But, if our faith is genuine, God will transform our lives. We will become new creations. 2 Corinthians 5:17 reads, “Therefore, if anyone is in Christ, he is a new creation. The old has passed away; behold, the new has come.” (ESV) Our hearts are not the same. We will want to do good works. The Holy Spirit will work in hearts and compel us to do good works. Our life will be marked by good works that bring glory to God. It will flow from within us and out to others. God does this so that the goods works God produces in our lives will bring glory to Jesus and his Gospel. Our lives will also be blessed through them. We will taste heavenly joy. This is not saying that our works saves us at all. Works do not save. Faith saves. But if our lives are not producing good works, then we need to stop a moment and ponder our spiritual condition.

If we claim to be Christians and do not have good works pouring out from our lives, we need to step back and assess ourselves. According to James, even demons believe that God is one. But demons do not have good works. That is the equivalent to a person saying that they are Christians and believe that Jesus is the Messiah who came to save us from our sins and give us eternal life, and they do not live a Christian life at all. It is like a Mafioso that goes to church and at the same time shakes down people and murders them. Does that make any sense?

I am not saying that once you are saved then you go out and start up orphanages, hospitals, universities and soup kitchens and donate your kidney to a stranger. No. But you will begin to show acts of kindness and concern for others. A person who was always angry begins to be patient, kind and compassionate. A person may serve in the church. They may volunteer at the local soup kitchen or food pantry. They may start to show more attention to their kids, and show love and concern to their spouses. They may begin to obey some of the practical direction that they hear from their pastor in the pulpit…etc…etc.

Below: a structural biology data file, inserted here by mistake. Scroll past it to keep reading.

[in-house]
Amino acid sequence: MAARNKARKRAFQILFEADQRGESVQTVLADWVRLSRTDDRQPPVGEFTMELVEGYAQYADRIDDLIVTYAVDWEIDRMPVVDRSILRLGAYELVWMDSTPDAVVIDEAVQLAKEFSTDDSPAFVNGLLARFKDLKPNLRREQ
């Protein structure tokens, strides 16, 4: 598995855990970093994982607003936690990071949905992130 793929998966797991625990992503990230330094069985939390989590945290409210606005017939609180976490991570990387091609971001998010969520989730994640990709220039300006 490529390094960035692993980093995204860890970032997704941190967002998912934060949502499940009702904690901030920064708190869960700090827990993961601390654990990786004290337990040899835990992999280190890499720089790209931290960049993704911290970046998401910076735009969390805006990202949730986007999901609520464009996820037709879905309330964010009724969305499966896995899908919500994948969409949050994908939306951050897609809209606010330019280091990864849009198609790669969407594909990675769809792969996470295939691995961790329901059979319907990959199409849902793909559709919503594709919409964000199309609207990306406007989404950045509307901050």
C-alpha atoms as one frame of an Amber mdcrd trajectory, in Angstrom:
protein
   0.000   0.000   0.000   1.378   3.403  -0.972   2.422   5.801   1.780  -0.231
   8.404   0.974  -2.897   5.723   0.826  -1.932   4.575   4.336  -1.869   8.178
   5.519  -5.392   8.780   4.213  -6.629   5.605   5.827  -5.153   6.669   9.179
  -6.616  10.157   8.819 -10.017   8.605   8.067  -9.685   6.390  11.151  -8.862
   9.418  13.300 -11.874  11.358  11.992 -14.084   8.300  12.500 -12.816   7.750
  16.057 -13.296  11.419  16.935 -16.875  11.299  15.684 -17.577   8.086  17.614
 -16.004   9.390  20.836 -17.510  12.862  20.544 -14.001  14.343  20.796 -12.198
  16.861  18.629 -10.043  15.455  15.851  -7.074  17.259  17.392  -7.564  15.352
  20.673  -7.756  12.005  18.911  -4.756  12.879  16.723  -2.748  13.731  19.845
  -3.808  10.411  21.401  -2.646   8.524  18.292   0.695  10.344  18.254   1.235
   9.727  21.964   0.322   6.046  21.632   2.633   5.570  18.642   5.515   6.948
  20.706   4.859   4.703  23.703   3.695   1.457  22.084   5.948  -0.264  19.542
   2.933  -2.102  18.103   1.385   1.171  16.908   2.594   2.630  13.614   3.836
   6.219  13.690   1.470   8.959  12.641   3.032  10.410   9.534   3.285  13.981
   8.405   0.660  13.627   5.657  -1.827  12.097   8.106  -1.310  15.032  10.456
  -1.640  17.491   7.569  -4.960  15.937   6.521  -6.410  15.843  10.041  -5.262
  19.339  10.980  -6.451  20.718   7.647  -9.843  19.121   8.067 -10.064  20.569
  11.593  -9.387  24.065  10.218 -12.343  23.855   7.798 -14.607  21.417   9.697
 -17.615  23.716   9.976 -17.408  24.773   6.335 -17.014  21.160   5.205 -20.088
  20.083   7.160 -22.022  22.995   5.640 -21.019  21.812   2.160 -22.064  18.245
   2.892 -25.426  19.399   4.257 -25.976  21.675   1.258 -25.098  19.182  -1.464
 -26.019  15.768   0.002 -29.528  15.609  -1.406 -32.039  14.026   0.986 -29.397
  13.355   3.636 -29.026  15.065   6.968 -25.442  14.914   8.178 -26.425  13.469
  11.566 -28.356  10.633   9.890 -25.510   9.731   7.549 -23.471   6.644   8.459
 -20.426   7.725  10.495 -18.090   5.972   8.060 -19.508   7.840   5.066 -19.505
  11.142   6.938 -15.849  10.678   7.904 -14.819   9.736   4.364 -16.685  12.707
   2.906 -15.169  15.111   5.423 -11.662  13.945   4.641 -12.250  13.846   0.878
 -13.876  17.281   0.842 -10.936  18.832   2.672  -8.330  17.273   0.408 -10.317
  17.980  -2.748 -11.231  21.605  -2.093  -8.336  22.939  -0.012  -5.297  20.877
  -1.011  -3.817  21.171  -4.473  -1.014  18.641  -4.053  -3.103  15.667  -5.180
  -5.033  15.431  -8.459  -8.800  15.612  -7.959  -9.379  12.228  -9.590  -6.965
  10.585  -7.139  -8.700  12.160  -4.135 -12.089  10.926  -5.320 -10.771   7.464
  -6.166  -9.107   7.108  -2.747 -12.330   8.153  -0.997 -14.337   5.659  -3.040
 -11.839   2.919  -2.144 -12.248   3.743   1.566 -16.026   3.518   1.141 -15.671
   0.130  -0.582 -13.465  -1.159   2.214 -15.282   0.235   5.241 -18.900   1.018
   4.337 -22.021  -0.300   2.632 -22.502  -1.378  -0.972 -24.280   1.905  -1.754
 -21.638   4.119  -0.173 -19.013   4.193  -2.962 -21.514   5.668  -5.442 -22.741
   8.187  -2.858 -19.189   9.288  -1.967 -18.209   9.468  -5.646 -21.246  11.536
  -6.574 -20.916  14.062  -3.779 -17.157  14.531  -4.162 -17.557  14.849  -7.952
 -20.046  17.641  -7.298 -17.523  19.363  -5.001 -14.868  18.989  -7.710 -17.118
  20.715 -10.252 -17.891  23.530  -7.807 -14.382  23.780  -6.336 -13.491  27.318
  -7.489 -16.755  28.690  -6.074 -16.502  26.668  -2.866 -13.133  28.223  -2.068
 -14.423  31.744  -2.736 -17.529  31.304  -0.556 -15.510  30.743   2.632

If our lives are not marked by godly works, then we need to be slow to speak and be quick to listen to God’s word. We need to look into God’s word and keep looking intently into it as looking into a mirror until God speaks his truth into our hearts. If a person claims to be a Christian, then they can surely pray to God to help them overflow with good works for God’s glory.

Part 2: Examples of The Obedience of Faith From The Bible (20-26)

Verses 20-26, “20 Do you want to be shown, you foolish person, that faith apart from works is useless? 21 Was not Abraham our father justified by works when he offered up his son Isaac on the altar? 22 You see that faith was active along with his works, and faith was completed by his works; 23 and the Scripture was fulfilled that says, “Abraham believed God, and it was counted to him as righteousness”—and he was called a friend of God. 24 You see that a person is justified by works and not by faith alone. 25 And in the same way was not also Rahab the prostitute justified by works when she received the messengers and sent them out by another way? 26 For as the body apart from the spirit is dead, so also faith apart from works is dead.” (ESV)

James gives two examples of faith that is seen in actions. One is Abraham. He was called God’s friend. He trusted God so fully that he could obey him even to the point of offering his only son on the altar. Paul tells us that obedience comes from faith (Ro 1:5).

Romans 4b-6 reads, “…Jesus Christ our Lord, 5 through whom we have received grace and apostleship to bring about the obedience of faith for the sake of his name among all the nations, 6 including you who are called to belong to Jesus Christ,” (ESV)